Changing the 2015 history lesson

If you read US journalist Bob Cauthorn’s lengthy post on Corante’s Rebuilding Media, you might get a strong impression that blogs and mainstream media are a mixture that should never, ever, come together.

Ne’er the twain shall meet, in fact:

[…] Memo to mainstream media: You don’t get to blog.

You have a publishing apparatus. So you don’t get to blog. You have a broadcasting apparatus. So you don’t get to blog. In case you missed the point while you were reading up on youth slang, I’ll repeat it for emphasis. You. Do. Not. Get. To. Blog.

Not that you won’t try. Currently, there’s a rush among traditional media outlets to get into that wicked bitchin’, snaps inducing “blogging thing.” Almost all of these efforts are agonizingly misguided.

I had to read the story more than once to try and get the point of Cauthorn’s argument. I could boil it down to this: if mainstream media approaches blogging on the basis of ‘getting on the bandwagon’ to grab the youth market, they will fail.

Well, it doesn’t take a Ph.D in anything to figure that one out. Cauthorn gives an example or two of mainstream media who really don’t get it to support his argument. That argument is not only applicable to mainstream media, by the way – apply it to any individual or organization who’s thinking about ‘getting into this blogging thing’ (think of the Ketchum PR agency, for instance).

I believe more mainstream media ‘get it’ about blogging than you might think, even if what you tend to notice are the rather lame efforts some are engaging in, especially in the US.

But don’t knock it – everyone is experimenting and some will screw up, no question. That, though, is one of the great things about such an open and transparent environment in which to experiment where failure means learning not necessarily extinction. It’s not (wholly) Darwinian in its brutal reality.

I’ll mention at this point my favourite business quote, from Esther Dyson – keep making new mistakes.

So, Cauthorn’s is not an especially remarkable blog post so far. But if I ended my post here, that would miss the extremely interesting and real point that he makes – what he says in the first part of his post is really a little smokescreen – as you get into his lengthy story:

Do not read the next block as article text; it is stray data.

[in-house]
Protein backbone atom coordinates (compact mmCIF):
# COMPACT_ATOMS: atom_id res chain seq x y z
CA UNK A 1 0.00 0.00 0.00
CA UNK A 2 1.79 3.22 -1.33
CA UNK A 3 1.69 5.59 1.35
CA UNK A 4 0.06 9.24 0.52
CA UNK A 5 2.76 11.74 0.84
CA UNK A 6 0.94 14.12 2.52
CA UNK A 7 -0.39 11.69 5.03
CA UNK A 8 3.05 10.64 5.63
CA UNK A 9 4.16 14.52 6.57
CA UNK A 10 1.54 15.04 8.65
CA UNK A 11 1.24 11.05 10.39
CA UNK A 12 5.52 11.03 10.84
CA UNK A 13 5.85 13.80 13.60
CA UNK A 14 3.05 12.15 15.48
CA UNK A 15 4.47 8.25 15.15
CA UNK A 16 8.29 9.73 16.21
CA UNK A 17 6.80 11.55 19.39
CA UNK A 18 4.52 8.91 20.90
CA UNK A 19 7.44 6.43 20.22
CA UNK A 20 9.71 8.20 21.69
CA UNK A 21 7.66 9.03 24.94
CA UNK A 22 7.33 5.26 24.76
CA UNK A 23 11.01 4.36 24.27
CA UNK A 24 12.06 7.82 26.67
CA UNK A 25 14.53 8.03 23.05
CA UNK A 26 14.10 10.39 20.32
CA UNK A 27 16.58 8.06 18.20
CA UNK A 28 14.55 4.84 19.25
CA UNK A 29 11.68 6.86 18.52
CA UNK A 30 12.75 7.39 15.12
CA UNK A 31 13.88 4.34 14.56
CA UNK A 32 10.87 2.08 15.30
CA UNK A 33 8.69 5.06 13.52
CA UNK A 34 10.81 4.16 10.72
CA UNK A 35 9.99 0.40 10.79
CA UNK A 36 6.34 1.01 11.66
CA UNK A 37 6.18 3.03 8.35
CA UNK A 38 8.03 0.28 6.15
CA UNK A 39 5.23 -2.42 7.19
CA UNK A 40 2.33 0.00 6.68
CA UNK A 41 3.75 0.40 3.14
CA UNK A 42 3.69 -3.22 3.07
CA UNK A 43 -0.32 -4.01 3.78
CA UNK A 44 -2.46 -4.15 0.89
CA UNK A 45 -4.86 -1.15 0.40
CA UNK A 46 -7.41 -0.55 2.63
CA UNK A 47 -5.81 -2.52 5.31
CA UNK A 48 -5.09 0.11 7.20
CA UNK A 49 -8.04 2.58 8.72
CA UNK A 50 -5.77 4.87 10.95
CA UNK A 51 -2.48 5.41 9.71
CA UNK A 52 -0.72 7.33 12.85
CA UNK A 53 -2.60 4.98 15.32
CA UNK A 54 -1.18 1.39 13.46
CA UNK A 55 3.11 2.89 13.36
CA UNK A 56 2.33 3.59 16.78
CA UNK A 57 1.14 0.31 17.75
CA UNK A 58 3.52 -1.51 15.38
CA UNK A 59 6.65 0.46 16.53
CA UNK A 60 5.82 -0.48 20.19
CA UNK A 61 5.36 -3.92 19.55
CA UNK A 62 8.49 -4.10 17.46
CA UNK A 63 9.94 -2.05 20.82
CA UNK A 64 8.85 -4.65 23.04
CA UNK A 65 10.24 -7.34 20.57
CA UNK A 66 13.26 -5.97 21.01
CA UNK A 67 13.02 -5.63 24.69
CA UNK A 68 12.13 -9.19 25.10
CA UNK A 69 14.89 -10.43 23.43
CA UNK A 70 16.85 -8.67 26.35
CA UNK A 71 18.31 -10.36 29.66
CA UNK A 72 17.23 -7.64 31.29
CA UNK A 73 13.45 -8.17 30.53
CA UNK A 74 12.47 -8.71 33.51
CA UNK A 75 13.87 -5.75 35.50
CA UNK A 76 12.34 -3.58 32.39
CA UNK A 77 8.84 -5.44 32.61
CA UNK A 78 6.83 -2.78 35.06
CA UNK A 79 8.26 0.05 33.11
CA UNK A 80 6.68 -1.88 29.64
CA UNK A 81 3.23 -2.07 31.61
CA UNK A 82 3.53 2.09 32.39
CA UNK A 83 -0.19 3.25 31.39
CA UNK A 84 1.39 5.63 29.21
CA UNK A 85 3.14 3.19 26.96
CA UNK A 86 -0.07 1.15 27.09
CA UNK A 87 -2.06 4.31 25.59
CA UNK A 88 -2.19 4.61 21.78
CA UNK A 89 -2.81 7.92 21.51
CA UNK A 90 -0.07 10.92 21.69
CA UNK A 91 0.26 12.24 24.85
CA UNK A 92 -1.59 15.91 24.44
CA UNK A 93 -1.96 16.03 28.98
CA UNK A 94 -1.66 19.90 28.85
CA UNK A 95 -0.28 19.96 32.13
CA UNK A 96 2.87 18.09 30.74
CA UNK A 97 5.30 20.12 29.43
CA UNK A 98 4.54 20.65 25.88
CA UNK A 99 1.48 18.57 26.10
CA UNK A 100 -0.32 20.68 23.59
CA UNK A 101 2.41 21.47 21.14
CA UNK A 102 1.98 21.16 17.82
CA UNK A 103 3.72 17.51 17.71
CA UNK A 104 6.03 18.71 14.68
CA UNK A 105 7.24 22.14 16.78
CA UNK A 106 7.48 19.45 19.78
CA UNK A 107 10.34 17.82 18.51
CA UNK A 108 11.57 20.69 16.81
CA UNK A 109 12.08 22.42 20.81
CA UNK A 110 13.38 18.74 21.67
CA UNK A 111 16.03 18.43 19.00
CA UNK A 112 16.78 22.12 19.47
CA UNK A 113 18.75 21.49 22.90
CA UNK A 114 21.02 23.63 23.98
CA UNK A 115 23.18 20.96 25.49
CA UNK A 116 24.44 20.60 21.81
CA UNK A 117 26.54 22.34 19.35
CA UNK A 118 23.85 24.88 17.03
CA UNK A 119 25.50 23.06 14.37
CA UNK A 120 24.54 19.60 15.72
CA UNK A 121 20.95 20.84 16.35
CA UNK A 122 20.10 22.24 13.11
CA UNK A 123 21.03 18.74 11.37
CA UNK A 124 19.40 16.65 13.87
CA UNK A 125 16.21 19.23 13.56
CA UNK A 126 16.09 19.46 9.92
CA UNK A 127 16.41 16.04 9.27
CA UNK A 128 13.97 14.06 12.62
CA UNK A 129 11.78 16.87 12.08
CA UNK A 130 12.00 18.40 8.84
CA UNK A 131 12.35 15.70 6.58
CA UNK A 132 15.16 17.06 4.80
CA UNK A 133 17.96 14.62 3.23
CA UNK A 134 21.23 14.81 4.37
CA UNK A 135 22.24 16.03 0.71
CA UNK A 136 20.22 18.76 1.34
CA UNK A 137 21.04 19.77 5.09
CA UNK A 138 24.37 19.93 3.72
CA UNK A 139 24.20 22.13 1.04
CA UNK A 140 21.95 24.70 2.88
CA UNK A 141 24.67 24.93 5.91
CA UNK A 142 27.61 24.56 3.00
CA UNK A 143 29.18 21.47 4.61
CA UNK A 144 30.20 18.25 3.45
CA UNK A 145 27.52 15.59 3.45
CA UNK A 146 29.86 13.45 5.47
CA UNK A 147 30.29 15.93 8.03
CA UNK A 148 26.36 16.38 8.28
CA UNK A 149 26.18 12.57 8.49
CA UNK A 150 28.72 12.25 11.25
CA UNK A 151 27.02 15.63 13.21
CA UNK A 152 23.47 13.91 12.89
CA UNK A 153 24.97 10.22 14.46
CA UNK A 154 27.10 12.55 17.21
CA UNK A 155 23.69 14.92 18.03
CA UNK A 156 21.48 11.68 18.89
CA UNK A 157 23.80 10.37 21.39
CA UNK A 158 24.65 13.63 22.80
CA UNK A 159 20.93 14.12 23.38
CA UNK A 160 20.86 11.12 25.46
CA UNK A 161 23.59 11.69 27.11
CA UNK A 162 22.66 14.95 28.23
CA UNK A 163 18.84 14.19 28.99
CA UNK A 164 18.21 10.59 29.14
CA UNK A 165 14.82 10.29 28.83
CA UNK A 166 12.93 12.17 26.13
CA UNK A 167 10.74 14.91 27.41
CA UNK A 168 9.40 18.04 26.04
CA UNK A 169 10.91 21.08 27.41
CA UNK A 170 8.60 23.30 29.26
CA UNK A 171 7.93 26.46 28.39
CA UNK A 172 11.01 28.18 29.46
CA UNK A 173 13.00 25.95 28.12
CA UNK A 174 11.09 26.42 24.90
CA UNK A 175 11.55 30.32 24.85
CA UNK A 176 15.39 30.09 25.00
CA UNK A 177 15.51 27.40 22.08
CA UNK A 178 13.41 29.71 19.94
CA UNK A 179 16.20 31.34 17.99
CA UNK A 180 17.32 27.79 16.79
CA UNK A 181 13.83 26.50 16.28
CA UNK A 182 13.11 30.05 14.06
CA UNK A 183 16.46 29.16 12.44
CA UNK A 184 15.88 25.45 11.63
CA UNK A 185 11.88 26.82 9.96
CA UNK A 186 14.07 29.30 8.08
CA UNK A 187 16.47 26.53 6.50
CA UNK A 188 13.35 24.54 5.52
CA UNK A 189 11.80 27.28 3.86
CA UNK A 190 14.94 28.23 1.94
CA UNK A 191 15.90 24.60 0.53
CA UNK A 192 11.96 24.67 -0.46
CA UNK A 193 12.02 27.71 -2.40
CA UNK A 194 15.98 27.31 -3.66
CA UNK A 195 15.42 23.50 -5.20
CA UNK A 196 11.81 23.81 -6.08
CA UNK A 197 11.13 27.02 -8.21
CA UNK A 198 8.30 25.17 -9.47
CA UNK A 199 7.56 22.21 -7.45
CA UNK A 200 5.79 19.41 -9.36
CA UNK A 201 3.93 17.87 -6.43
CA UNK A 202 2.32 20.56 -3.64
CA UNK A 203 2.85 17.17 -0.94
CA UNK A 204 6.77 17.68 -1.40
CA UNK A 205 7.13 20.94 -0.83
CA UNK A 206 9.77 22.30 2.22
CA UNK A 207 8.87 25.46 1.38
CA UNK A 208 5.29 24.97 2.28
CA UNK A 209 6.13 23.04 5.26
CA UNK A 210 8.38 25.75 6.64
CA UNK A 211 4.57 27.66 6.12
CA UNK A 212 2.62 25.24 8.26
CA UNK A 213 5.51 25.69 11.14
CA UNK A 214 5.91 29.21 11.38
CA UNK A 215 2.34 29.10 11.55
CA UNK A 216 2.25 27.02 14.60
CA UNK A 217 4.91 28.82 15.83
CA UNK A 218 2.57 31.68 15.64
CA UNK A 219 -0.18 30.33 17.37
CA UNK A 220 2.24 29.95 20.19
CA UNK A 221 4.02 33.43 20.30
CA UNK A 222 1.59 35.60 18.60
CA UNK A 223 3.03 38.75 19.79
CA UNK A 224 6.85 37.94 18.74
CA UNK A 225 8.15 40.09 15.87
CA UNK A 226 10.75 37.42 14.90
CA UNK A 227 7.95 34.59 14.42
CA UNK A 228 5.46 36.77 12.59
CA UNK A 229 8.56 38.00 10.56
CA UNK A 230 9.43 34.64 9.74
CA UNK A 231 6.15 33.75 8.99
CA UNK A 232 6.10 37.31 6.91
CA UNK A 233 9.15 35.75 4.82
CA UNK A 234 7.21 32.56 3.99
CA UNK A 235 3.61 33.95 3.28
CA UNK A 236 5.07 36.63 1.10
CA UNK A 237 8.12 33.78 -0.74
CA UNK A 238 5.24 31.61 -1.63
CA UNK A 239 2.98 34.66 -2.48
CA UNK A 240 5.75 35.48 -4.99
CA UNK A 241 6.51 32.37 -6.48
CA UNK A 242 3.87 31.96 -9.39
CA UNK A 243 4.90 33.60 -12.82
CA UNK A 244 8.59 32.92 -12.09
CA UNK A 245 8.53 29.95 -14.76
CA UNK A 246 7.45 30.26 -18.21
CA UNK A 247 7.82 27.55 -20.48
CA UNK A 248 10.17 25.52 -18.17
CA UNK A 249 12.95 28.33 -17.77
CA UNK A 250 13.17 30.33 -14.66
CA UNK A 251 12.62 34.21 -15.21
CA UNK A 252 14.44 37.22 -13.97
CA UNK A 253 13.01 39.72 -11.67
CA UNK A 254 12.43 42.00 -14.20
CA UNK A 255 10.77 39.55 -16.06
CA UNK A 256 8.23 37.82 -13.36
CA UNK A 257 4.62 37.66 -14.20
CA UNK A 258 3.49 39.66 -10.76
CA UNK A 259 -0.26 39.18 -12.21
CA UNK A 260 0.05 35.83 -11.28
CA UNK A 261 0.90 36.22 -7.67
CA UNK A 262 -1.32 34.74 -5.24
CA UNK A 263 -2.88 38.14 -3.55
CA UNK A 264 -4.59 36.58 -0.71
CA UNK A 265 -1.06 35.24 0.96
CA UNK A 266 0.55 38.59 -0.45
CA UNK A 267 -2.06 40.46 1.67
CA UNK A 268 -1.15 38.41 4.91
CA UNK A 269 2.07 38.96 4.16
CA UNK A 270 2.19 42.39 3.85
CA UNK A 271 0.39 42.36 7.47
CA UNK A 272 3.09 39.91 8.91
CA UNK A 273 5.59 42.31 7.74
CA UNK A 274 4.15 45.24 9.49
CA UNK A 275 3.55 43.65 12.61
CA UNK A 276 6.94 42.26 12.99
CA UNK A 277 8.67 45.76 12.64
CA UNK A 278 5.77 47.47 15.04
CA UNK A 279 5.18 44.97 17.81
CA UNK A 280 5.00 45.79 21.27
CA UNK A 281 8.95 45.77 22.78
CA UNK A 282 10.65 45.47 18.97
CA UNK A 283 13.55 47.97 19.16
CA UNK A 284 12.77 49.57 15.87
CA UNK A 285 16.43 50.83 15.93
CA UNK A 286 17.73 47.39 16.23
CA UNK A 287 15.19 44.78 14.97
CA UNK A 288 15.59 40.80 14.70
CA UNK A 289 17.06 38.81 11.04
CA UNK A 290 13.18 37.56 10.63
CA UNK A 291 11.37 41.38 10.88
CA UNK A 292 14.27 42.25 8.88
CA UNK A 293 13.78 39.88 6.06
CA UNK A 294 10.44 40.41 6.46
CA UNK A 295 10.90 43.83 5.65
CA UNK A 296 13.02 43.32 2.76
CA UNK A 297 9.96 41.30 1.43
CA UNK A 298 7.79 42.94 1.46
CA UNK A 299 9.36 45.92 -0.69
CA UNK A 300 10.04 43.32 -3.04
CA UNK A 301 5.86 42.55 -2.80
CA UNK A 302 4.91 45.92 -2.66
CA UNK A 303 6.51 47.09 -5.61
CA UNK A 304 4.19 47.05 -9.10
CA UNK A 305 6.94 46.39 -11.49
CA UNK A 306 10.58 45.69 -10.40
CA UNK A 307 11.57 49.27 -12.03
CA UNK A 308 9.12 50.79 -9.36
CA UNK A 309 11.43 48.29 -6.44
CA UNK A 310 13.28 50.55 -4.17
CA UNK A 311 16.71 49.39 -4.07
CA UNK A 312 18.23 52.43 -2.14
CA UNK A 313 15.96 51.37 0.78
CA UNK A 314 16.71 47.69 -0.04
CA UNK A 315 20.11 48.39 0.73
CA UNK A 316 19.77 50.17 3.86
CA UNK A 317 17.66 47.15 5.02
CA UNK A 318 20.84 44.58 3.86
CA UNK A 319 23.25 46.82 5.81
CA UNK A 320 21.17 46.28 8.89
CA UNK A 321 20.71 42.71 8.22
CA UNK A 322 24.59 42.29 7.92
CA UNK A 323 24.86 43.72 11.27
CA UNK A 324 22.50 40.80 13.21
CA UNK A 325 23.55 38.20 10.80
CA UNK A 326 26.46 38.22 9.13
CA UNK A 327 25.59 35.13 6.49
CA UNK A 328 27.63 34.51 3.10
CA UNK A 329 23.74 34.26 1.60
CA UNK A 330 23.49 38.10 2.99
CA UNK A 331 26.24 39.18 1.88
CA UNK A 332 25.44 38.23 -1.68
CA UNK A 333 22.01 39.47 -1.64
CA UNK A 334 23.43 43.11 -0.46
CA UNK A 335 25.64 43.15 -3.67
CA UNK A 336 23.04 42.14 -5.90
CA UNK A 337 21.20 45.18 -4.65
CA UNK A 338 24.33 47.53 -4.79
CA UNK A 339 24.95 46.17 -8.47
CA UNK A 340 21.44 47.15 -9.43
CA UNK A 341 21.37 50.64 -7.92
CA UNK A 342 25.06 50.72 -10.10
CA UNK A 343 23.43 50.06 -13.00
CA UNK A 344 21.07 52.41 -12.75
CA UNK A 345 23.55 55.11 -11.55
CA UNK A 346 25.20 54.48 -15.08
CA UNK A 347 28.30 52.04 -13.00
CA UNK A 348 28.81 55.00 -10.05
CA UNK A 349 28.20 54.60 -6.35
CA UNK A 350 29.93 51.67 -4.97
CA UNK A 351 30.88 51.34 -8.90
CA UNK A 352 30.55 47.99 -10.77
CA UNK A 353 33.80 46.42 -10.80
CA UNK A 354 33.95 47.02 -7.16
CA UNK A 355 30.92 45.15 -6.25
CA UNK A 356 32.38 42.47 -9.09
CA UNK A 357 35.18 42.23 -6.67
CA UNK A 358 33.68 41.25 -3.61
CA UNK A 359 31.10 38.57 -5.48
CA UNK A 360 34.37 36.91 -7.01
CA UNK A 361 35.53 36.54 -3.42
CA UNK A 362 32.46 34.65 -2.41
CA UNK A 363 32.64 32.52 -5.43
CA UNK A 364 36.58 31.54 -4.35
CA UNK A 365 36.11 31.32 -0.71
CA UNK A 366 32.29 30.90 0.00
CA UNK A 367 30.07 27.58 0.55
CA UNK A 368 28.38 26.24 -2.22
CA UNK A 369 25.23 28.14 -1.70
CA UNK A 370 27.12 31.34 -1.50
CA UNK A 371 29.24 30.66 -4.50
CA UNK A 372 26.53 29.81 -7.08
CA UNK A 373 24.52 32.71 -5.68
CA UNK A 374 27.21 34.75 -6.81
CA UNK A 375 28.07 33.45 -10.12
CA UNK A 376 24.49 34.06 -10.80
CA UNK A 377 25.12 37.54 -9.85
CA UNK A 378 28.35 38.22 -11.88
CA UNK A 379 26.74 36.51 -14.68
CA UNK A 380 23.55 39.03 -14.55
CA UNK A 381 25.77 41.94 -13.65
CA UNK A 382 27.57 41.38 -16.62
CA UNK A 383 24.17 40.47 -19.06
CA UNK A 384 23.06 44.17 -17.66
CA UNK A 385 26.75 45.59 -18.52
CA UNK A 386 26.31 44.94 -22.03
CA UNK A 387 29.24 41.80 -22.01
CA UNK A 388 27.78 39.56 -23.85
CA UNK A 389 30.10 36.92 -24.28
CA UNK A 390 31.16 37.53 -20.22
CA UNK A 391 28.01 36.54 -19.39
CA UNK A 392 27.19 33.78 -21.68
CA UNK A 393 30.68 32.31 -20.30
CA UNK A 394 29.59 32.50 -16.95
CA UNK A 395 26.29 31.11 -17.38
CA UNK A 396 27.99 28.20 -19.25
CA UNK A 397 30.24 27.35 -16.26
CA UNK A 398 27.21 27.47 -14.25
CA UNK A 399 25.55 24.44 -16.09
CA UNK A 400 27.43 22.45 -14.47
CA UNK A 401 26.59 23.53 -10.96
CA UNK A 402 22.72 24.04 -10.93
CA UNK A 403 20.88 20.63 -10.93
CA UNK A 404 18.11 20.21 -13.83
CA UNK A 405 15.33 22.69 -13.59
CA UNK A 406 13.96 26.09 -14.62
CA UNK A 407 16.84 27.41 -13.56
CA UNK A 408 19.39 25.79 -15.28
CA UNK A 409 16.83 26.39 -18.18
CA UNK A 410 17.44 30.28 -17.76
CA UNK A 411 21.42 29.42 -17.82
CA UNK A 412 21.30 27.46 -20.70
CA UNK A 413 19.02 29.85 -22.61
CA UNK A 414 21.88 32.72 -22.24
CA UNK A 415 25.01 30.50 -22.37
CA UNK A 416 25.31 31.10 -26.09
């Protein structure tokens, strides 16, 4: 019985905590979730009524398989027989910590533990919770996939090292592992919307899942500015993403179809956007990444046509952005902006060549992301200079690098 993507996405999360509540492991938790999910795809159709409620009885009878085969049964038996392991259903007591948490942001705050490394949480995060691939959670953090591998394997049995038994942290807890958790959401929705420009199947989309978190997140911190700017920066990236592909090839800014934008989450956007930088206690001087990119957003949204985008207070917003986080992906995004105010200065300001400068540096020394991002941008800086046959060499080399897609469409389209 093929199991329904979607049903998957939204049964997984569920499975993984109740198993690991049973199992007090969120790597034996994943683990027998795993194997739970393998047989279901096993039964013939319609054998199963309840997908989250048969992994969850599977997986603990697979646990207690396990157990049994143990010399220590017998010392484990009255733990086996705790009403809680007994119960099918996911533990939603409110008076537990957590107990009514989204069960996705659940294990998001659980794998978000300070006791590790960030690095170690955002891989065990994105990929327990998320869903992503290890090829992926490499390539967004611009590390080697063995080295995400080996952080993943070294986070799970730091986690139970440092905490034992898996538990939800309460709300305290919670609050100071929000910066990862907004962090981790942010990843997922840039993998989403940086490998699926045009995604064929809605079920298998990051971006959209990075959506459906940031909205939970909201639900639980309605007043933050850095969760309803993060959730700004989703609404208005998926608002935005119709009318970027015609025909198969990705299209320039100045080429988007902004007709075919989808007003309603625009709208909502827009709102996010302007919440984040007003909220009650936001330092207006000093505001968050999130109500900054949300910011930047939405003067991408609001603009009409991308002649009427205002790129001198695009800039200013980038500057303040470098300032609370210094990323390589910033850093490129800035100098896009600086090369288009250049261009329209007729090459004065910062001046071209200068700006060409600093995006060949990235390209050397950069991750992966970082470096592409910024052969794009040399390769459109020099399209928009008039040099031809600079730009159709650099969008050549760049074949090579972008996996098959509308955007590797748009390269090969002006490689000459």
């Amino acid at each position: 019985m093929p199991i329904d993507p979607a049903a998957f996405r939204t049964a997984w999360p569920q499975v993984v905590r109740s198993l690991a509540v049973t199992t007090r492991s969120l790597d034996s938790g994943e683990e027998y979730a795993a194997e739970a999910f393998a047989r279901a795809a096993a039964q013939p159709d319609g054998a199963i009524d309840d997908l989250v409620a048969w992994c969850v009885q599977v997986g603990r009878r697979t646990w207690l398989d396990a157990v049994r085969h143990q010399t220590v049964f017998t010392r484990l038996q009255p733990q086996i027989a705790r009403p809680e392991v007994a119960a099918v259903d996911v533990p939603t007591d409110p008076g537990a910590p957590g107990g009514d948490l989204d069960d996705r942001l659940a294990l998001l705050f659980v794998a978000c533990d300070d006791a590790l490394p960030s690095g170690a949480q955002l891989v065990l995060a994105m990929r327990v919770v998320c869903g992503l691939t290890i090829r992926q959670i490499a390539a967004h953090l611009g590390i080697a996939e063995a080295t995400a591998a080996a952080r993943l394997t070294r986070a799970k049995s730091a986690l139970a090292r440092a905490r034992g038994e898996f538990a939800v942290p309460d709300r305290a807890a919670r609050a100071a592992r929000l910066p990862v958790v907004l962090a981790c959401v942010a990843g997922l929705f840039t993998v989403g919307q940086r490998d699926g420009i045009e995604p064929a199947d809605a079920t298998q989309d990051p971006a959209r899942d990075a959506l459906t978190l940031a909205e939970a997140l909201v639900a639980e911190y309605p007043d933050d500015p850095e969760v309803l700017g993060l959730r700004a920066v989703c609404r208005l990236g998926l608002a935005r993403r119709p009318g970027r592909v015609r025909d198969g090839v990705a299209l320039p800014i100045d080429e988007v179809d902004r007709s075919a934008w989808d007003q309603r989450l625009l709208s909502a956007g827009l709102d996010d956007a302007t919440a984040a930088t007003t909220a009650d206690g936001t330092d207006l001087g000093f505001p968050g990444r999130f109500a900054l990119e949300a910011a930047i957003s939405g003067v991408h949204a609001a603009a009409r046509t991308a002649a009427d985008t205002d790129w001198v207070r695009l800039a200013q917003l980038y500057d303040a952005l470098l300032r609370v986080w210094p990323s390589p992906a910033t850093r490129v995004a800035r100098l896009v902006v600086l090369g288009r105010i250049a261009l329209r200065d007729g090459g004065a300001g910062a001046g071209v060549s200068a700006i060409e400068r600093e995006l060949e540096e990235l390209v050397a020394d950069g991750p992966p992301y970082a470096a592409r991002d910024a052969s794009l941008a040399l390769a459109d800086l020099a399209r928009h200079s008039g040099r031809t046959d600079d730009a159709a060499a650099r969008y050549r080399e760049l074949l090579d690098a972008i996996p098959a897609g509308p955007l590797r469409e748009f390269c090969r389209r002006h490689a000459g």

[…] For some reason, most of mainstream media doesn’t understand that blogging happens when you don’t have a printing press or a broadcast booth available, but you do have something to say. Nor do they understand that distributing the conversation is one of the most important forces alive in media today.

[…] The real opportunity doesn’t involve spewing more of the same on the street, it involves inviting the outside voices to come inside. A smart media company should become a hub for allowing outside blogs to get attention and an audience.

Now that is a very interesting idea.

Yet it’s not new. Indeed, Cauthorn highlights a terrific example in his own country – Bluffton Today, a newspaper in Bluffton, South Carolina, that has welded together blogs and the print newspaper in such a way that you cannot see the join (or weld). Just take a look at what they’re doing.

I can think of at least one other great example in the US of a community newspaper that uses new-media tools like blogs to build and develop real community with its readership – the Ventura County Star in California.

With these two, I don’t see a bandwagon anywhere.

Look outside the US. See what some mainstream media in France are doing, for example, with blogs and community relationship-building with readers (Le Monde and Libération).

Many of the comments to Cauthorn’s post are thoughtful. In particular, I did like the insight offered by Neil McIntosh of The Guardian in the UK:

[…] I say big media orgs *do* get to blog if…

(i) they realise blogs are giving birth to a new form of online journalism – one that’s more discursive, links offsite and welcomes reader annotation, among other things.

(ii) they then embrace that form of journalism, and work out which stories work well in this format.

(ii) they see their own blogs as a place to aggregate off-site content – including that from their competitors and, of course, relevant blogs written by “citizen journalists”

That illustrates the key point in this overall story. While Cauthorn might go on about the ‘DNA of blogging’ (I have no idea what that is), the extension of the traditional newspaper business into the new realm of blogs and other social media has to be part of the survival kit for any mainstream medium.

And while there is already a history lesson from 2015, that history hasn’t really been written yet.

One thought on “Changing the 2015 history lesson

  1. Thanks for the mention and “getting” what we’re trying to do, even if we’re doing it very imperfectly to this point.

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